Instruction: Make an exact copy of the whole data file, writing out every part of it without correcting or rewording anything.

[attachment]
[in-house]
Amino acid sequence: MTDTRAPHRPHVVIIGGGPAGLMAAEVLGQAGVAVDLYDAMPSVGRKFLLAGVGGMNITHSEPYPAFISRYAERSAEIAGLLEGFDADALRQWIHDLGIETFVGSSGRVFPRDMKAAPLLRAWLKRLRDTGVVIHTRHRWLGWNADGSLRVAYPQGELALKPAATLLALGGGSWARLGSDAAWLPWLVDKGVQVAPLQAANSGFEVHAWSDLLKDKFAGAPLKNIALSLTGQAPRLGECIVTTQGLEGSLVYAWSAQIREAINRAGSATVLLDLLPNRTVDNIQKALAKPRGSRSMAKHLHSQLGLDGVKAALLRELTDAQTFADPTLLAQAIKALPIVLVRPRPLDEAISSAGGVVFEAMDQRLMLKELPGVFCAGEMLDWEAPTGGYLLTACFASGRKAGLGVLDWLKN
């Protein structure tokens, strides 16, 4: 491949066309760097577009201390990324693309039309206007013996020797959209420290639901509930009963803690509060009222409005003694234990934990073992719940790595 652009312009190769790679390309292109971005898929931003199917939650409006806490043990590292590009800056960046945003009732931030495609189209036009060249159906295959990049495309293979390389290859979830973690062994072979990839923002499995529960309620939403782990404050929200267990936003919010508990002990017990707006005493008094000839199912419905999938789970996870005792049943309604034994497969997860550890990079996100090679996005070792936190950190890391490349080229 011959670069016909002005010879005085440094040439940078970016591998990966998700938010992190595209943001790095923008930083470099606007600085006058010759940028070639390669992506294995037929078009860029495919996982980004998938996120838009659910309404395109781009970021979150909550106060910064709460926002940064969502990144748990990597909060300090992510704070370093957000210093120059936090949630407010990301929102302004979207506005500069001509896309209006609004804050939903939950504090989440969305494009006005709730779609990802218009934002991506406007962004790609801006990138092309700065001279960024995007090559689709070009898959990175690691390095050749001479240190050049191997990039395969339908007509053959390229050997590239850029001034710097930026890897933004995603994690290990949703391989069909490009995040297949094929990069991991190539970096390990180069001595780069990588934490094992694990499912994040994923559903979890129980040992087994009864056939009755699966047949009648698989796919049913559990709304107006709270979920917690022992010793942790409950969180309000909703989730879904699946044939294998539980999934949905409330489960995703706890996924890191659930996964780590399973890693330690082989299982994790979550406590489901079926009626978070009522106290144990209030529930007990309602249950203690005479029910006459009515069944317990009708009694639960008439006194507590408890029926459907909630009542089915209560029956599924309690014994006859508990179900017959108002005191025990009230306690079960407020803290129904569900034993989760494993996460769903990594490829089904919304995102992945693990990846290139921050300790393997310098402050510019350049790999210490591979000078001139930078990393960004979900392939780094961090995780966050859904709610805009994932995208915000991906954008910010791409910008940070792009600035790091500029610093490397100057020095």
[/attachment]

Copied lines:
[in-house]
Amino acid sequence: MTDTRAPHRPHVVIIGGGPAGLMAAEVLGQAGVAVDLYDAMPSVGRKFLLAGVGGMNITHSEPYPAFISRYAERSAEIAGLLEGFDADALRQWIHDLGIETFVGSSGRVFPRDMKAAPLLRAWLKRLRDTGVVIHTRHRWLGWNADGSLRVAYPQGELALKPAATLLALGGGSWARLGSDAAWLPWLVDKGVQVAPLQAANSGFEVHAWSDLLKDKFAGAPLKNIALSLTGQAPRLGECIVTTQGLEGSLVYAWSAQIREAINRAGSATVLLDLLPNRTVDNIQKALAKPRGSRSMAKHLHSQLGLDGVKAALLRELTDAQTFADPTLLAQAIKALPIVLVRPRPLDEAISSAGGVVFEAMDQRLMLKELPGVFCAGEMLDWEAPTGGYLLTACFASGRKAGLGVLDWLKN
């Protein structure tokens, strides 16, 4: 491949066309760097577009201390990324693309039309206007013996020797959209420290639901509930009963803690509060009222409005003694234990934990073992719940790595 652009312009190769790679390309292109971005898929931003199917939650409006806490043990590292590009800056960046945003009732931030495609189209036009060249159906295959990049495309293979390389290859979830973690062994072979990839923002499995529960309620939403782990404050929200267990936003919010508990002990017990707006005493008094000839199912419905999938789970996870005792049943309604034994497969997860550890990079996100090679996005070792936190950190890391490349080229 011959670069016909002005010879005085440094040439940078970016591998990966998700938010992190595209943001790095923008930083470099606007600085006058010759940028070639390669992506294995037929078009860029495919996982980004998938996120838009659910309404395109781009970021979150909550106060910064709460926002940064969502990144748990990597909060300090992510704070370093957000210093120059936090949630407010990301929102302004979207506005500069001509896309209006609004804050939903939950504090989440969305494009006005709730779609990802218009934002991506406007962004790609801006990138092309700065001279960024995007090559689709070009898959990175690691390095050749001479240190050049191997990039395969339908007509053959390229050997590239850029001034710097930026890897933004995603994690290990949703391989069909490009995040297949094929990069991991190539970096390990180069001595780069990588934490094992694990499912994040994923559903979890129980040992087994009864056939009755699966047949009648698989796919049913559990709304107006709270979920917690022992010793942790409950969180309000909703989730879904699946044939294998539980999934949905409330489960995703706890996924890191659930996964780590399973890693330690082989299982994790979550406590489901079926009626978070009522106290144990209030529930007990309602249950203690005479029910006459009515069944317990009708009694639960008439006194507590408890029926459907909630009542089915209560029956599924309690014994006859508990179900017959108002005191025990009230306690079960407020803290129904569900034993989760494993996460769903990594490829089904919304995102992945693990990846290139921050300790393997310098402050510019350049790999210490591979000078001139930078990393960004979900392939780094961090995780966050859904709610805009994932995208915000991906954008910010791409910008940070792009600035790091500029610093490397100057020095």